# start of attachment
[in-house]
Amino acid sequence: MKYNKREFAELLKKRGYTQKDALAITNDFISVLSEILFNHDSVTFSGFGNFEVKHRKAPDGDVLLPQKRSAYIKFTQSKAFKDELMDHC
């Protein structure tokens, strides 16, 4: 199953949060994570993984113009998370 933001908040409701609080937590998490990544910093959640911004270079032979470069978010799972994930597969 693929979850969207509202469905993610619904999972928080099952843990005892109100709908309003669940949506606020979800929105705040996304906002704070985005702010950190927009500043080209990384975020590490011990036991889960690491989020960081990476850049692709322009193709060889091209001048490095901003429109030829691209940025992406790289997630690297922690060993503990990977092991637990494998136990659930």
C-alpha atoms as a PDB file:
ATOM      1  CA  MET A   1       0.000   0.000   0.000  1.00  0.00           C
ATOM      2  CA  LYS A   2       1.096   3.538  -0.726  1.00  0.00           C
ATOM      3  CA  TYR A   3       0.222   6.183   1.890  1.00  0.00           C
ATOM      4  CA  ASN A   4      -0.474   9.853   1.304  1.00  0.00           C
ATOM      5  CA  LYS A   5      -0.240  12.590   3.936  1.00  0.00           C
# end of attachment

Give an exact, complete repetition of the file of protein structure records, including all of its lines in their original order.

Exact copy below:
[in-house]
Amino acid sequence: MKYNKREFAELLKKRGYTQKDALAITNDFISVLSEILFNHDSVTFSGFGNFEVKHRKAPDGDVLLPQKRSAYIKFTQSKAFKDELMDHC
């Protein structure tokens, strides 16, 4: 199953949060994570993984113009998370 933001908040409701609080937590998490990544910093959640911004270079032979470069978010799972994930597969 693929979850969207509202469905993610619904999972928080099952843990005892109100709908309003669940949506606020979800929105705040996304906002704070985005702010950190927009500043080209990384975020590490011990036991889960690491989020960081990476850049692709322009193709060889091209001048490095901003429109030829691209940025992406790289997630690297922690060993503990990977092991637990494998136990659930």
C-alpha atoms as a PDB file:
ATOM      1  CA  MET A   1       0.000   0.000   0.000  1.00  0.00           C
ATOM      2  CA  LYS A   2       1.096   3.538  -0.726  1.00  0.00           C
ATOM      3  CA  TYR A   3       0.222   6.183   1.890  1.00  0.00           C
ATOM      4  CA  ASN A   4      -0.474   9.853   1.304  1.00  0.00           C
ATOM      5  CA  LYS A   5      -0.240  12.590   3.936  1.00  0.00           C